Rotator cuff injuries can be recognized by the presence of a sudden pain accompanied by a deep, dull aching pain or weakness within the shoulder, according to the Mayo Clinic. The pain may not be localized to the shoulder and can stream downwards into the arm, resulting in limited range of motion and difficulty in moving the shoulder.
The Mayo Clinic describes the rotator cuff as a series of muscles and tendons in the shoulder that surround the joint and keep the upper arm in place within the socket of the shoulder. Combined, the muscles and tendons form a cuff-like structure around the shoulder joint. According to WebMD, although the shoulder has a wide-ranging motion it is not a very strong joint. Impacts or too much stress on the joint can result in rotator cuff tears or swelling in the surrounding muscles and tendons. The injury is very common among athletes that use their shoulder in a repetitively motion. Baseball players, especially pitchers, swimmers, tennis players and football players frequently experience this injury.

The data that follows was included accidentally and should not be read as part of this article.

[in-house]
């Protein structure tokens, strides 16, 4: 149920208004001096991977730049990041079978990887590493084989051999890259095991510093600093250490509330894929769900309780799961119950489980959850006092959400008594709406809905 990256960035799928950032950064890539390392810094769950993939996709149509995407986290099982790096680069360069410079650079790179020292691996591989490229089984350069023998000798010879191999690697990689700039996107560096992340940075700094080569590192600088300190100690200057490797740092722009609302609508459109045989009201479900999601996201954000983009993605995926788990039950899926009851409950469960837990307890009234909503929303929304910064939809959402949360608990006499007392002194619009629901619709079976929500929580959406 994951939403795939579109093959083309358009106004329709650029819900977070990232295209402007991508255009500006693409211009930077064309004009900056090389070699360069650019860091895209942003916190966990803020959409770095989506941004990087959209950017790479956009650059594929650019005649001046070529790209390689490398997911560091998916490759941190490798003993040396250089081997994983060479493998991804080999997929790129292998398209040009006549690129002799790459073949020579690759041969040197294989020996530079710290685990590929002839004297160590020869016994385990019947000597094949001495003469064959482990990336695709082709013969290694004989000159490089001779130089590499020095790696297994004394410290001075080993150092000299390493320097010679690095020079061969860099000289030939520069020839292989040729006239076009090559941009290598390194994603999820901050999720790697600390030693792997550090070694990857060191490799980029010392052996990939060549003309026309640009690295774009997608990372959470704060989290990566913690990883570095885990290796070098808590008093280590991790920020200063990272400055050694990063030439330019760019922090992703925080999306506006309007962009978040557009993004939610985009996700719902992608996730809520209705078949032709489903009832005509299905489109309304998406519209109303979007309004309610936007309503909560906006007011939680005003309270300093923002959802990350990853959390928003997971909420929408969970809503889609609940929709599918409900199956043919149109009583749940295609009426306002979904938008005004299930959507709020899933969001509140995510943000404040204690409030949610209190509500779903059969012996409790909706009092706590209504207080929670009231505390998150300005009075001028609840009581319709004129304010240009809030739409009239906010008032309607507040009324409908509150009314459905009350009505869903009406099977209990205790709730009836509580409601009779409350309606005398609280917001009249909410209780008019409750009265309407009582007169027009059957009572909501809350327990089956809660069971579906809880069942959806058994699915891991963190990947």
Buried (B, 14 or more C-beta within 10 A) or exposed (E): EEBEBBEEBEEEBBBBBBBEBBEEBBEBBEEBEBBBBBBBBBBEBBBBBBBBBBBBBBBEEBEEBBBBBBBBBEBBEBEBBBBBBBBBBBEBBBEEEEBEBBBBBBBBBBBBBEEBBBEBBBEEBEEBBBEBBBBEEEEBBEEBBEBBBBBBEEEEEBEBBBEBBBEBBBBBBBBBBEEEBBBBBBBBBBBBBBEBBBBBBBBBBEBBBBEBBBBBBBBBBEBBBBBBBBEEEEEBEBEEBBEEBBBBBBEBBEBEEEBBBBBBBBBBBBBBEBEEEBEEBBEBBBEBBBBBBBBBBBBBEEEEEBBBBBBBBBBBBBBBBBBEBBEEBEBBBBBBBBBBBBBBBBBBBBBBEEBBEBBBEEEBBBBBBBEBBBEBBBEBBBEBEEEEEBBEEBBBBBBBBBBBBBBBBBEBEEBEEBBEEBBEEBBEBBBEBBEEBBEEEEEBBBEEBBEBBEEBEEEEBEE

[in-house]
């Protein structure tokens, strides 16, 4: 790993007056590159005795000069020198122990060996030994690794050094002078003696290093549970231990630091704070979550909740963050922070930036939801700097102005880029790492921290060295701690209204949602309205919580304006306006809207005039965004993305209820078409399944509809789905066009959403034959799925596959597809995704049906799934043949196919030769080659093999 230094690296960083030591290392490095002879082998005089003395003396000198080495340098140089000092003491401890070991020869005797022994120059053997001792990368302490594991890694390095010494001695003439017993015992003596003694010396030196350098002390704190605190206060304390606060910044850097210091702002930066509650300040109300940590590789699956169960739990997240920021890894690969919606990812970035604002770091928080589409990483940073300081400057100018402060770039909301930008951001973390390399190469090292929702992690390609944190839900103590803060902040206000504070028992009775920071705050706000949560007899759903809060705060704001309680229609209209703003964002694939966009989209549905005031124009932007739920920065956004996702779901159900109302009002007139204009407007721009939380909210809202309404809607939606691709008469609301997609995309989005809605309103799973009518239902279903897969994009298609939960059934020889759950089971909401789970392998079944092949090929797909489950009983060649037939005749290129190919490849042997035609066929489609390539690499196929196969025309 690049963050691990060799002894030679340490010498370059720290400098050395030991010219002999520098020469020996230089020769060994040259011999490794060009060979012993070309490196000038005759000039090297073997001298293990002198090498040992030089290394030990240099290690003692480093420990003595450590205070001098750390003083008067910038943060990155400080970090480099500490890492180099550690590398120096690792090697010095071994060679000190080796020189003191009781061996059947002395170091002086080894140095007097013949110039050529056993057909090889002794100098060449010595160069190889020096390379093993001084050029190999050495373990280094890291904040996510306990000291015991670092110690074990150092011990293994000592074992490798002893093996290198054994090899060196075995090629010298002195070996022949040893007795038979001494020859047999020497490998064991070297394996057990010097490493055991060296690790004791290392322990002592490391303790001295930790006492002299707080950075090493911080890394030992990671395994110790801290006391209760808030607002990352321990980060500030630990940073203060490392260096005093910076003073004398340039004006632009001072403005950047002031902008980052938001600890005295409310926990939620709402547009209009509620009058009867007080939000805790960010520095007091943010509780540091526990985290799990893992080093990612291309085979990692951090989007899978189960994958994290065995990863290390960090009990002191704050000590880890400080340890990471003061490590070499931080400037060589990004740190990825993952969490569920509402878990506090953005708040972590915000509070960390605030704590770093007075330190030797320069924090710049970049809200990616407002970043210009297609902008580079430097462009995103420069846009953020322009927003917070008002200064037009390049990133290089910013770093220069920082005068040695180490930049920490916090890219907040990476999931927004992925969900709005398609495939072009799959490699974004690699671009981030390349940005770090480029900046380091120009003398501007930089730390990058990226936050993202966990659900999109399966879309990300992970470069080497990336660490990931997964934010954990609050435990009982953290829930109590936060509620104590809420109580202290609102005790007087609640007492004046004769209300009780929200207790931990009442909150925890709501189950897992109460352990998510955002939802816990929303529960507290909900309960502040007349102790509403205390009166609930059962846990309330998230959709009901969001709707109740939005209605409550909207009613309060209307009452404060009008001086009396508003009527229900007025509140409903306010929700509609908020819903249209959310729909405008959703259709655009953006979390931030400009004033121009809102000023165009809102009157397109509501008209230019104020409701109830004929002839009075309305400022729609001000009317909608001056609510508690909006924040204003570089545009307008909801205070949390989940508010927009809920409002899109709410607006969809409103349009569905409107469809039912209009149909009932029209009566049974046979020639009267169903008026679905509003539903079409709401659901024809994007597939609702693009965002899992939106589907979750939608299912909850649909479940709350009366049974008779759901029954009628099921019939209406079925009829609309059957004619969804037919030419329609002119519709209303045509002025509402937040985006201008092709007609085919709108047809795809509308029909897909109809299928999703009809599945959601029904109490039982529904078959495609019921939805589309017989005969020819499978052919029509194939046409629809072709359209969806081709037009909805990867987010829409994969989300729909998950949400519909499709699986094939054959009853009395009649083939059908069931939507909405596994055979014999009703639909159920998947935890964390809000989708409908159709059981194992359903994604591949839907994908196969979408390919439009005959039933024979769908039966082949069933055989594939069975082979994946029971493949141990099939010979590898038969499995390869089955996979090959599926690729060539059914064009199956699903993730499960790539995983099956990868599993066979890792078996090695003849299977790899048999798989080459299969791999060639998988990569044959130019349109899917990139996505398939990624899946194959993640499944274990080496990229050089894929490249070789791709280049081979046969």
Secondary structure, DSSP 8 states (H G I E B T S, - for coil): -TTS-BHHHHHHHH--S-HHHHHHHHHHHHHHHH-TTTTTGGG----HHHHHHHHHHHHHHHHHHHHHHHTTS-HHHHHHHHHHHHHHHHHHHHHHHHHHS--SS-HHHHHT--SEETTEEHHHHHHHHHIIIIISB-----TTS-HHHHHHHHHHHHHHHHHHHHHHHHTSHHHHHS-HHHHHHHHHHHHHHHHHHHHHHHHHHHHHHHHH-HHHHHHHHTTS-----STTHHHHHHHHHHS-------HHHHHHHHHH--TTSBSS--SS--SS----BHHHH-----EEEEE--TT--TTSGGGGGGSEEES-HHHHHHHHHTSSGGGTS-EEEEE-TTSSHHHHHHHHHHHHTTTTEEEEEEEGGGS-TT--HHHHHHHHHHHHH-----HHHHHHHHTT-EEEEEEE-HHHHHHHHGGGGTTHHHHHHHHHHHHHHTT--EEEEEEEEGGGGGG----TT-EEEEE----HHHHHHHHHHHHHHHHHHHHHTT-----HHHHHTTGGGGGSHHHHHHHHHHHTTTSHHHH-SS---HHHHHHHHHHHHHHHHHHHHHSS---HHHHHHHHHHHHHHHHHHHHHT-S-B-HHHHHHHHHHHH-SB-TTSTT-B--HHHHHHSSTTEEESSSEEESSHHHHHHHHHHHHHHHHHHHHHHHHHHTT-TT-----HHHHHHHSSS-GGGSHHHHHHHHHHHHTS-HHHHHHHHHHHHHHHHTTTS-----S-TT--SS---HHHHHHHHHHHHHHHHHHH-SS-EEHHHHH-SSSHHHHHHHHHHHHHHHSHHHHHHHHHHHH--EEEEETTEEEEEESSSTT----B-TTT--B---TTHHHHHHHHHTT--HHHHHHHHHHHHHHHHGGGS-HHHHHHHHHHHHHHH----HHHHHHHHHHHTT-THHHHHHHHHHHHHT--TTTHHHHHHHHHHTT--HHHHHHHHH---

Treatment varies depending on the severity of the injury. According to Sports Injury Clinic, ice and cold therapy are used to control swelling and inflammation. For chronic cases, alternating cold and heat is recommended. In most cases rest is required, and the use of a sling may be necessary to immobilize the joint to restrict movement. Anti-inflammatory medications may aid in the recovery process, and in some cases steroid injections may be used. For severe cases that don’t respond to initial treatment, surgery may be necessary to repair the damage, according to Sports Injury Clinic.